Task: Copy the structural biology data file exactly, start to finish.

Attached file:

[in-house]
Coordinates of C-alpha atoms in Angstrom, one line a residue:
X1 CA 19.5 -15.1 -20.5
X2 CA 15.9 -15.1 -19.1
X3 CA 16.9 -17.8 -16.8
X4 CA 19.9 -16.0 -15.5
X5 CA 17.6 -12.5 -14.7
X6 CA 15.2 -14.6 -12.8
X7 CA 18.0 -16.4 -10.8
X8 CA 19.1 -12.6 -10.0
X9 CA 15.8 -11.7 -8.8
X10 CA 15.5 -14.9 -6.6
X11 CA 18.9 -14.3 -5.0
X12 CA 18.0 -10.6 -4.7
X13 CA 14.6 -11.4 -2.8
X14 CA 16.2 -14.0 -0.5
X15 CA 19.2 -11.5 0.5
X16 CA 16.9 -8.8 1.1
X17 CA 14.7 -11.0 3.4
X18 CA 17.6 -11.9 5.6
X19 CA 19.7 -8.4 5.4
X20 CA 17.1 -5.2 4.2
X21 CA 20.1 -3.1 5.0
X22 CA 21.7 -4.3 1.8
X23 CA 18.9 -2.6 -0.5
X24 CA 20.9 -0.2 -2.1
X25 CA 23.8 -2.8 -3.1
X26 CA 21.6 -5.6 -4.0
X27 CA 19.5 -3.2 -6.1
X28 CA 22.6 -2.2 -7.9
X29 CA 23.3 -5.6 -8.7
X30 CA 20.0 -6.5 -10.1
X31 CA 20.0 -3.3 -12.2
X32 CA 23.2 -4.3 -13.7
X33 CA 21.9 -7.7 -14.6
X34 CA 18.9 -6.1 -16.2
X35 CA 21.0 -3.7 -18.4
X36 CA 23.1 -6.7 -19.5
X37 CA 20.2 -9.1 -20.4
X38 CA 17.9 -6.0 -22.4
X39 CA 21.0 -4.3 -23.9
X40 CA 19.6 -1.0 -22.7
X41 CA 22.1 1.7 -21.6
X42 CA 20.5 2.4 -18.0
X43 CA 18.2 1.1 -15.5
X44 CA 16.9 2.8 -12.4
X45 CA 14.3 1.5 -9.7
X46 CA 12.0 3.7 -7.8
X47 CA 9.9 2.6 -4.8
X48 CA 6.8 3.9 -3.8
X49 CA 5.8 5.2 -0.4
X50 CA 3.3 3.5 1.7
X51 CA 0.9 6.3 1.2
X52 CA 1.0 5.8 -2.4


[in-house]
Coordinates of C-alpha atoms in Angstrom, one line a residue:
X1 CA 19.5 -15.1 -20.5
X2 CA 15.9 -15.1 -19.1
X3 CA 16.9 -17.8 -16.8
X4 CA 19.9 -16.0 -15.5
X5 CA 17.6 -12.5 -14.7
X6 CA 15.2 -14.6 -12.8
X7 CA 18.0 -16.4 -10.8
X8 CA 19.1 -12.6 -10.0
X9 CA 15.8 -11.7 -8.8
X10 CA 15.5 -14.9 -6.6
X11 CA 18.9 -14.3 -5.0
X12 CA 18.0 -10.6 -4.7
X13 CA 14.6 -11.4 -2.8
X14 CA 16.2 -14.0 -0.5
X15 CA 19.2 -11.5 0.5
X16 CA 16.9 -8.8 1.1
X17 CA 14.7 -11.0 3.4
X18 CA 17.6 -11.9 5.6
X19 CA 19.7 -8.4 5.4
X20 CA 17.1 -5.2 4.2
X21 CA 20.1 -3.1 5.0
X22 CA 21.7 -4.3 1.8
X23 CA 18.9 -2.6 -0.5
X24 CA 20.9 -0.2 -2.1
X25 CA 23.8 -2.8 -3.1
X26 CA 21.6 -5.6 -4.0
X27 CA 19.5 -3.2 -6.1
X28 CA 22.6 -2.2 -7.9
X29 CA 23.3 -5.6 -8.7
X30 CA 20.0 -6.5 -10.1
X31 CA 20.0 -3.3 -12.2
X32 CA 23.2 -4.3 -13.7
X33 CA 21.9 -7.7 -14.6
X34 CA 18.9 -6.1 -16.2
X35 CA 21.0 -3.7 -18.4
X36 CA 23.1 -6.7 -19.5
X37 CA 20.2 -9.1 -20.4
X38 CA 17.9 -6.0 -22.4
X39 CA 21.0 -4.3 -23.9
X40 CA 19.6 -1.0 -22.7
X41 CA 22.1 1.7 -21.6
X42 CA 20.5 2.4 -18.0
X43 CA 18.2 1.1 -15.5
X44 CA 16.9 2.8 -12.4
X45 CA 14.3 1.5 -9.7
X46 CA 12.0 3.7 -7.8
X47 CA 9.9 2.6 -4.8
X48 CA 6.8 3.9 -3.8
X49 CA 5.8 5.2 -0.4
X50 CA 3.3 3.5 1.7
X51 CA 0.9 6.3 1.2
X52 CA 1.0 5.8 -2.4